HERNDON, Va.—Virginia’s Center for Innovative Technology (CIT) has launched the first cyber-security technology startup accelerator program in the United States. The Mach37 Cyber Accelerator is intended to locate and leverage the wealth of cyber-security talent in Virginia to create companies that will develop and launch new products.
Mach 37 represents 37 times the speed of sound, which is approximately the same as the Earth’s escape velocity.
The accelerator is modeled on existing accelerators such as Y Combinator and TechStars in Silicon Valley, according to Mach37 managing partner Rick Gordon. Gordon told eWEEK that a primary difference is that Mach37 is focused on enterprise applications rather than on the consumer market. He also said that the type of entrepreneur in the cyber-security industry is quite different than those typically found in California’s Silicon Valley.
“Here they’re more risk-averse,” he said. Gordon said that the typical cyber-security innovator is older, probably has a mortgage and a family, and doesn’t have the ability to simply drop everything and create a startup. Because of that, Mach37 will provide initial funding for the startups while they go through the 90-day process required to be launched.
Companies wanting the help of the accelerator need to apply and convince the organization that they have a cyber-security product that has the potential to succeed. The entrepreneurs will work with the Mach37 partners to analyze any gaps in their business plan and then develop strategies to fill those gaps as part of the program.
Following the gap analysis, the partners will help validate a need for the startup’s product and positioning within the cyber-security market. The Mach37 partners will then work to introduce the entrepreneurs to investors, strategic and channel partners, and develop a part for bringing the product to market.
Finally, the Mach37 partners will work with the entrepreneurs to create a thoroughly vetted business plan and follow that up with a venture presentation. In the process, the program participants will be introduced to venture and angel investors and get help preparing for their first Demo Day presentation.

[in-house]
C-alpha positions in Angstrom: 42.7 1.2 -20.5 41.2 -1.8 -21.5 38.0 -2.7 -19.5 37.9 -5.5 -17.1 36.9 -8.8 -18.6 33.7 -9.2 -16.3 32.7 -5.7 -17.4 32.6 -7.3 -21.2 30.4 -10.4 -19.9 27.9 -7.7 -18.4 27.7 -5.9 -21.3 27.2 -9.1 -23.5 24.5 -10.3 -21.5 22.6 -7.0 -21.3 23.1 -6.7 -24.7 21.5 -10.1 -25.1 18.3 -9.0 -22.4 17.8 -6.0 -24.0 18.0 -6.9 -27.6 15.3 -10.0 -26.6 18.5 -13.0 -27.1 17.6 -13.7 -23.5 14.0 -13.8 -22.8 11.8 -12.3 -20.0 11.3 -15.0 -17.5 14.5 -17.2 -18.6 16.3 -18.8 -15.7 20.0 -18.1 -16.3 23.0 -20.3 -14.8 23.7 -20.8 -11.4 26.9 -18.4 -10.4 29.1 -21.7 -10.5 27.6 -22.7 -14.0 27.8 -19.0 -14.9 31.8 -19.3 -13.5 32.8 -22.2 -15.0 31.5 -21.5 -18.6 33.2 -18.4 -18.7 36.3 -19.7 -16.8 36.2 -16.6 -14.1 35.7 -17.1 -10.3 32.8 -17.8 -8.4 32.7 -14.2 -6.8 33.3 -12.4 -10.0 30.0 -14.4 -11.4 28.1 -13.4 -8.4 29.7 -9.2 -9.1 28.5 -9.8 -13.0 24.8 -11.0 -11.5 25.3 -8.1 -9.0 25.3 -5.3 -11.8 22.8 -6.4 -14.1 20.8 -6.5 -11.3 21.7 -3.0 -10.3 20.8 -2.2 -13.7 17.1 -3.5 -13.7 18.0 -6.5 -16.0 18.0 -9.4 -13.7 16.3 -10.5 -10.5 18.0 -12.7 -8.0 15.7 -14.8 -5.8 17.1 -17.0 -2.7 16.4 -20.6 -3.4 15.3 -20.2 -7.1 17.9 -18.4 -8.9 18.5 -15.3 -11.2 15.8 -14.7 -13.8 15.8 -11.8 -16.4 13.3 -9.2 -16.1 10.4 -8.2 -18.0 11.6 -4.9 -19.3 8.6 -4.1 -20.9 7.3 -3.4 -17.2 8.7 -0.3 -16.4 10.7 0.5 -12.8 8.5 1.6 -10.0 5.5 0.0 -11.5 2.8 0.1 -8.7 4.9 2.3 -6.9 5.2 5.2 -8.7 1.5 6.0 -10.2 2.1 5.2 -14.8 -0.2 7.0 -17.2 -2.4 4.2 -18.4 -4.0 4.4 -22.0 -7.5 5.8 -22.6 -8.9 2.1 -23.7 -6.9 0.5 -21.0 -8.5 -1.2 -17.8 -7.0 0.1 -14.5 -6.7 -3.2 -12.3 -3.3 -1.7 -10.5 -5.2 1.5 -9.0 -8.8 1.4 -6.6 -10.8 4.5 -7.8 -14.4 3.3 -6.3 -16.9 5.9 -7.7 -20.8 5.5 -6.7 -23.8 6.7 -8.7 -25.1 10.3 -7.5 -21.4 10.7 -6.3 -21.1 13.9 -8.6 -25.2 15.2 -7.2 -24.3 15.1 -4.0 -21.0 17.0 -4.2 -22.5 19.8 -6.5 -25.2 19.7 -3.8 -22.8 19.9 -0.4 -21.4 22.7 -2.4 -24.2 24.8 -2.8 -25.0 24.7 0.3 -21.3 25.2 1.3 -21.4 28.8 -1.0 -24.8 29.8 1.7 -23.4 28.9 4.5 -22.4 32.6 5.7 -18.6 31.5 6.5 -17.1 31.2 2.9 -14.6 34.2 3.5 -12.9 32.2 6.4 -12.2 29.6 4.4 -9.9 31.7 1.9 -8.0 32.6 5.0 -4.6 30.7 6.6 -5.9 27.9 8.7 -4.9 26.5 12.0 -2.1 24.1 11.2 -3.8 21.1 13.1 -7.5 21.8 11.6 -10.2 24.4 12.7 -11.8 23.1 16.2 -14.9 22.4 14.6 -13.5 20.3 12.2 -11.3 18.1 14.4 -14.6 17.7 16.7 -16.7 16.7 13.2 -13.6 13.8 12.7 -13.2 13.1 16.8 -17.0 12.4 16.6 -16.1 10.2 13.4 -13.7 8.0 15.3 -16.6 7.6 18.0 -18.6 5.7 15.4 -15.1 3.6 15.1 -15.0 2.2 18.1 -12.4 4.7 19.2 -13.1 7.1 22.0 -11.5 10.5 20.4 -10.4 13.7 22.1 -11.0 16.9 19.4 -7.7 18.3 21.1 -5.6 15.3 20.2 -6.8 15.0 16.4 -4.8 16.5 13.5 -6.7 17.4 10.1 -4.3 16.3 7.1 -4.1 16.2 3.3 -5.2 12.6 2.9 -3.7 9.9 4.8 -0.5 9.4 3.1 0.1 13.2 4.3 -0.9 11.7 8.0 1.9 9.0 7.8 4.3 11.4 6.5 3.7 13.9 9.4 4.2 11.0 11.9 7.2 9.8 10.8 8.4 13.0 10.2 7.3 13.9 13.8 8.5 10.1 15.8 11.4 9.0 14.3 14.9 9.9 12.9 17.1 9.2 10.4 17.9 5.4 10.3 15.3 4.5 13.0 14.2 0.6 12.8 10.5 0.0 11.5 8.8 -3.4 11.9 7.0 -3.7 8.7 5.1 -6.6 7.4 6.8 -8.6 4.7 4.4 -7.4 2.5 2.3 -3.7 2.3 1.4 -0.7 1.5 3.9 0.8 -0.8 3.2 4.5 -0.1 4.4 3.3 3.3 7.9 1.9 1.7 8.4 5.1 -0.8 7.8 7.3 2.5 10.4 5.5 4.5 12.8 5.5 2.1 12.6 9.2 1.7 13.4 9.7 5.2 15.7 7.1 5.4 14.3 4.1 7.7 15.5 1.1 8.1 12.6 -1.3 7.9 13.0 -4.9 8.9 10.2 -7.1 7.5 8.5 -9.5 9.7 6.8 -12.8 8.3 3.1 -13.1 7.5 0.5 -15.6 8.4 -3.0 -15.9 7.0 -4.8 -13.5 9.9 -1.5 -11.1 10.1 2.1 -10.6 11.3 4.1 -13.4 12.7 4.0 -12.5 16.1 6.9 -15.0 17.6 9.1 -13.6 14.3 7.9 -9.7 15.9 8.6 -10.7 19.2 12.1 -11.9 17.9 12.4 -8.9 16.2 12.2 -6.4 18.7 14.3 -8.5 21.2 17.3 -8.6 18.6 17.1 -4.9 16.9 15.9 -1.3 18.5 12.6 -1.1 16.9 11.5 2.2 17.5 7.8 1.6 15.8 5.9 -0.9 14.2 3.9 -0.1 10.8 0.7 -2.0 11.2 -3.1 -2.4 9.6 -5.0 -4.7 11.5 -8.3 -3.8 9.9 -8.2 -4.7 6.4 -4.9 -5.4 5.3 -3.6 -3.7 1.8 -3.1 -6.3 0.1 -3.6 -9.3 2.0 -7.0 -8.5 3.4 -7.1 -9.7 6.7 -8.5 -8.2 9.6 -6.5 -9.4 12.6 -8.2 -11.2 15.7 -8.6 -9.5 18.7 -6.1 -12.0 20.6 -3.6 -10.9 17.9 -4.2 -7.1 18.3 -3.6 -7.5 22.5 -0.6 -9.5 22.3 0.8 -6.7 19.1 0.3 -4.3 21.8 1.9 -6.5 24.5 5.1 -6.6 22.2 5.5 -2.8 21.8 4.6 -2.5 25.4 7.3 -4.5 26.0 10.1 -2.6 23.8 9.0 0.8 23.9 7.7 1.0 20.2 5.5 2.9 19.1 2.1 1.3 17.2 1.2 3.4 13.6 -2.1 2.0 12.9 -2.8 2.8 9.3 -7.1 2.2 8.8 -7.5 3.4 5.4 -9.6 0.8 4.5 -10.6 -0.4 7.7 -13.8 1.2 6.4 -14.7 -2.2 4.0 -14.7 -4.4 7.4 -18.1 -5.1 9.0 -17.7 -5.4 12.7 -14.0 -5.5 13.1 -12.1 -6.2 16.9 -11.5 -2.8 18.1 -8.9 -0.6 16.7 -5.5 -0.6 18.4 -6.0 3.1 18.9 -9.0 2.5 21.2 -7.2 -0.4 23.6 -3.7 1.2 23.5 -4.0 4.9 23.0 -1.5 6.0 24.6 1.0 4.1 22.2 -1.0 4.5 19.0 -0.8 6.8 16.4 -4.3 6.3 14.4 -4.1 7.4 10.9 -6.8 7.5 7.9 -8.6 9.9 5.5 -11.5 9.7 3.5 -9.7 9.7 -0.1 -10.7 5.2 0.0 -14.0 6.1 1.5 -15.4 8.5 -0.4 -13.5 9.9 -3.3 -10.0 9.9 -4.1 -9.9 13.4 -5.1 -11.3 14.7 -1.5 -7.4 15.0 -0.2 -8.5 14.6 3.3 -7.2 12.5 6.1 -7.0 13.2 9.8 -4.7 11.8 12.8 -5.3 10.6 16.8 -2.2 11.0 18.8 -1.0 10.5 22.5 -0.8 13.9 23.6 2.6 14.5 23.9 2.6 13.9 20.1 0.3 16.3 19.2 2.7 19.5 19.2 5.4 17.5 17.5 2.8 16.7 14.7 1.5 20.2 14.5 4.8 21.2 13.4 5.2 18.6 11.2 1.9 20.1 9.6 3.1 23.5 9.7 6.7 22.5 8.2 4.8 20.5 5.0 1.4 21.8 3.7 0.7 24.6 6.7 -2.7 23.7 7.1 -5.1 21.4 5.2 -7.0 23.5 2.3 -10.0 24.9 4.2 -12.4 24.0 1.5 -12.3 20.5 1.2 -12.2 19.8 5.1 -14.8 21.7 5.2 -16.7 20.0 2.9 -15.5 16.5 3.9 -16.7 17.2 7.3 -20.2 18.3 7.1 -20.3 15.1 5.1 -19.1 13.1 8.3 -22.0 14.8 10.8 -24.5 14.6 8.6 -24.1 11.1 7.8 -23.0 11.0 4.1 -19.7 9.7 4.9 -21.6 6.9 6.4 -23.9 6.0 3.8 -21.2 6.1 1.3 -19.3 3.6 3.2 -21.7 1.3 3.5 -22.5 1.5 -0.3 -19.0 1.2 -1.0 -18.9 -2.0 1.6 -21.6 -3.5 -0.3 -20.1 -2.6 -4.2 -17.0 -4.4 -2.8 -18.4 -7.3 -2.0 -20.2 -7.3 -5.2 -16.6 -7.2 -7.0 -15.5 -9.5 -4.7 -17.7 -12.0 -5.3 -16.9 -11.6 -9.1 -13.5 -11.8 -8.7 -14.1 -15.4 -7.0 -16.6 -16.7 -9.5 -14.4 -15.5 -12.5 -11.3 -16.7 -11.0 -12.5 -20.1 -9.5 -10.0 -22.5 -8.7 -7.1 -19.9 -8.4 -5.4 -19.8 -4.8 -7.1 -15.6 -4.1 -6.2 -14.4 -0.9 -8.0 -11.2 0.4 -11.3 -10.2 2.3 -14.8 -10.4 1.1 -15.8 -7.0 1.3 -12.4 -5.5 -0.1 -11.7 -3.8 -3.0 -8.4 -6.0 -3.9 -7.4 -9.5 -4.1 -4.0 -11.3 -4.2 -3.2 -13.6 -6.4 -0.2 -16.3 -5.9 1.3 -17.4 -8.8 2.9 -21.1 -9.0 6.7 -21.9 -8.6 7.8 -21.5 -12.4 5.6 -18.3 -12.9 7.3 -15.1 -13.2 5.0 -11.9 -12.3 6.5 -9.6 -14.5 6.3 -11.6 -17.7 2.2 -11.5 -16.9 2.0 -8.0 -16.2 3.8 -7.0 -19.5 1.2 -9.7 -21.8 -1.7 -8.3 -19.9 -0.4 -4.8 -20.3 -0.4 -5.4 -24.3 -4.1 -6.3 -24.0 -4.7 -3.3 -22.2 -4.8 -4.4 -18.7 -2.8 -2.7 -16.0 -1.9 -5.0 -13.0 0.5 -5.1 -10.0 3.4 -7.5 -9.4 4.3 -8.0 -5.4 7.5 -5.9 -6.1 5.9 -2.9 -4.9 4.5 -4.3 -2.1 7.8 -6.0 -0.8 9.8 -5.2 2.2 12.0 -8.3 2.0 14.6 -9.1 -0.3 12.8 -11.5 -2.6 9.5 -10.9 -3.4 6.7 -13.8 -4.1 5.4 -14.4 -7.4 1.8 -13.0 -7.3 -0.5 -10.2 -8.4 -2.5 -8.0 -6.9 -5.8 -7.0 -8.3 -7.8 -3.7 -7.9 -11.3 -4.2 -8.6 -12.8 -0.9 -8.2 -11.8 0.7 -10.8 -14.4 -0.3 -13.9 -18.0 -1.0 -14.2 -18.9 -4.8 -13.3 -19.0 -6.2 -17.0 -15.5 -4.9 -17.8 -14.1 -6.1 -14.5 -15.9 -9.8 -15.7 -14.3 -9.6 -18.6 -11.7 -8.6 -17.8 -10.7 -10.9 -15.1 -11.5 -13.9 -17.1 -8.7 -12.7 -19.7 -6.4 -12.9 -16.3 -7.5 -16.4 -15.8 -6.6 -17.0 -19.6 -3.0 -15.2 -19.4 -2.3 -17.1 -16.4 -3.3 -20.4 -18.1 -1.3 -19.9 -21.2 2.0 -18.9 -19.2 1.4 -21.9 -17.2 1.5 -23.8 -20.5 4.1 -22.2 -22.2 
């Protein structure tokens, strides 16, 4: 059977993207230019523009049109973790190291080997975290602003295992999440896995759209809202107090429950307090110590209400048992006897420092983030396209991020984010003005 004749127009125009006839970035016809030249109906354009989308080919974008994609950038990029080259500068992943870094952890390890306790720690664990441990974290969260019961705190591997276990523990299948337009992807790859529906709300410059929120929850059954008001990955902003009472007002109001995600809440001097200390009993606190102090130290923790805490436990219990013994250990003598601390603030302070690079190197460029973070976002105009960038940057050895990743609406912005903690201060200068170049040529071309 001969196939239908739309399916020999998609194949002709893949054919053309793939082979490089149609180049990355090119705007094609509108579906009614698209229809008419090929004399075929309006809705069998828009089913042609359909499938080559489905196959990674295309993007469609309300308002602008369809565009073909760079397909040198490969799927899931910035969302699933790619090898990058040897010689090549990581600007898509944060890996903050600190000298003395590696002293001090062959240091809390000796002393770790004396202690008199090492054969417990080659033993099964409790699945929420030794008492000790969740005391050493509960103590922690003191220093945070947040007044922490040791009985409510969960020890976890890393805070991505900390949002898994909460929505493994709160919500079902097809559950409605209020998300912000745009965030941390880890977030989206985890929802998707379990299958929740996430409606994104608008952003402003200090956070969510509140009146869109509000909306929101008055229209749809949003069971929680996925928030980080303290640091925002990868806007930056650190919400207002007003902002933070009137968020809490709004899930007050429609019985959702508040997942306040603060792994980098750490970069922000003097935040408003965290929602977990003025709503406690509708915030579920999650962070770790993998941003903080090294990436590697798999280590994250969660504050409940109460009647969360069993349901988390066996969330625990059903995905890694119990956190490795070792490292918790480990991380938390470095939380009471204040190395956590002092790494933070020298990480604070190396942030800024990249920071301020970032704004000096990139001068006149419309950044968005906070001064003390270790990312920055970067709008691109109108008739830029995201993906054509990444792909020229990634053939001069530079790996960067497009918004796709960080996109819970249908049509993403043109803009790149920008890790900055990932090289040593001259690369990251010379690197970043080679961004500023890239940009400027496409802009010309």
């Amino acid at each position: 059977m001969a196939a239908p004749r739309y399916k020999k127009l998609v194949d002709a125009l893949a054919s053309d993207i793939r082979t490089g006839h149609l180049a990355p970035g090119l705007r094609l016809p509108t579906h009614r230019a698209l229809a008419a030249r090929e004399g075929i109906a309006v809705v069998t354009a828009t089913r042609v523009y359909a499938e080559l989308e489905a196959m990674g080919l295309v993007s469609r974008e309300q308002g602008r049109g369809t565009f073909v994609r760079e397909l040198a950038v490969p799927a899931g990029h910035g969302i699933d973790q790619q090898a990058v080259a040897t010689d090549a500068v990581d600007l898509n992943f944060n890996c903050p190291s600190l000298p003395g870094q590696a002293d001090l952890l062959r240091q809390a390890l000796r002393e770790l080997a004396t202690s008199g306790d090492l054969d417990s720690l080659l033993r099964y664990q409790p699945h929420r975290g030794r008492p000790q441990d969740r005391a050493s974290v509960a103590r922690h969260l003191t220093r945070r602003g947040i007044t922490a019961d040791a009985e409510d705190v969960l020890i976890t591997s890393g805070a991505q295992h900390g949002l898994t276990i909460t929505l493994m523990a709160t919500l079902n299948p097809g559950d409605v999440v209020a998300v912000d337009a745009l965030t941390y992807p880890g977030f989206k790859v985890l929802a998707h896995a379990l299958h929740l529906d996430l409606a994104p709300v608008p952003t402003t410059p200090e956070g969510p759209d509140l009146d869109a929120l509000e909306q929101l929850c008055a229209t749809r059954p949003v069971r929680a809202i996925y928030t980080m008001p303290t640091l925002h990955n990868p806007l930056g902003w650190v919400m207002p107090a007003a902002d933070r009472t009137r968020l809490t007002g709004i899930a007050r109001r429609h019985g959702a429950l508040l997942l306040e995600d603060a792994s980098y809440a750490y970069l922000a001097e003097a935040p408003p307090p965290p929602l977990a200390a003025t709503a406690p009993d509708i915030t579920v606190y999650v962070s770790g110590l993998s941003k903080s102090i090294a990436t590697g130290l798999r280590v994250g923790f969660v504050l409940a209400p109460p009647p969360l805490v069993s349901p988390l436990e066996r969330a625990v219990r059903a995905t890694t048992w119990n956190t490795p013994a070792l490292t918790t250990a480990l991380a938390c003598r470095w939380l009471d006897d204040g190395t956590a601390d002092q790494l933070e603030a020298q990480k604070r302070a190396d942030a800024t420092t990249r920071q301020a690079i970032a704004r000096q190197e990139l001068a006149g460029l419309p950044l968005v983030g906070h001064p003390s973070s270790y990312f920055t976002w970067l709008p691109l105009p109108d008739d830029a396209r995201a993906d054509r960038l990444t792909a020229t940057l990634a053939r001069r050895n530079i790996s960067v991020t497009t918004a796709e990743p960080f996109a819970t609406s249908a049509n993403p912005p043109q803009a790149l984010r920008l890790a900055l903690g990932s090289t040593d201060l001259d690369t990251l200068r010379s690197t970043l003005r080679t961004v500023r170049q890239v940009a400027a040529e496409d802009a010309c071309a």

Entrepreneurs are encouraged to work in an office area provided by Mach37 at the CIT. The work area is designed for collaboration but also provides private meeting rooms. Each week, all of the entrepreneurs are encouraged to meet for a group dinner as a way to encourage further collaboration. The dinners will include the opportunity to meet with the Mach37 Stars Network, a group of approximately 200 industry leaders, cyber-security professionals, investors and community leaders who help foster the growth of the new companies.
Cyber-Security Startup Accelerator Gains Home, Funding in Virginia
Gordon also announced the first five companies to be accepted into the Mach37 program:
—Cypherpath delivers services built around the company’s virtual cyber test range and virtual cloud. This test range supports training and simulations that deliver realistic experiences.
–Key Cybersecurity employs forensic techniques to look for threats and abusive behavior in enterprise environments.
–Pierce Global Threat Intelligence analyzes individual enterprise environment for threats using automated tools that measure traffic and flow data, then filters the data to create a useful picture of the threat environment.
–CyberLingua identifies zero-day threats before they cause damage using intelligence techniques to identify weak signals and pattern synthesis.
–Sikernes is a cyber analytics platform that allows organizations to analyze the effectiveness of their cyber-security expenditures using predictive analytics and big data techniques.
The Mach37 group will leverage a partnership between CIT and Virginia Tech University to develop testing programs and to provide access to the university’s test facility.
Virginia Gov. Robert McDonnell kicked off the accelerator program at the Center for Innovative Technology here on Sept. 12. The governor had spearheaded a $2.5 million Virginia General Assembly appropriation to fund the program, which is designed to locate and help launch companies that have enterprise security products and will operate in the Commonwealth.
McDonnell said that while Virginia will benefit from the growth of companies started with the help of the accelerator, the cyber-security industry will also benefit through the new products and through the increased skill sets that go along with the new products. But he also noted that the state will be a clear winner.
“We get an amazing rate of return for such small investments,” he said. McDonnell told eWEEK that Virginia has some of the top security companies in the world due in large part to the proximity of the federal government.
McDonnell also noted the impact of federal budget cuts on the economy in Virginia. “I’m counting on you to make up for the money we lose through sequestration,” he joked. McDonnell said that the growth of a strong new cyber-security product industry has a large number of benefits to the technology industry in general. “Virginia has the highest tech employment per capita in the U.S,” he told eWEEK. “We have the second most overall, behind California.”
He said that a strong diversity in technology employment is good for the industry. He noted that the security skills in Virginia’s segment of the industry are quite different from those in other areas.
The Mach37 Cyber Accelerator formally begins its first session to evaluate startup candidates Sept. 16 at CIT’s Herndon, Va., offices.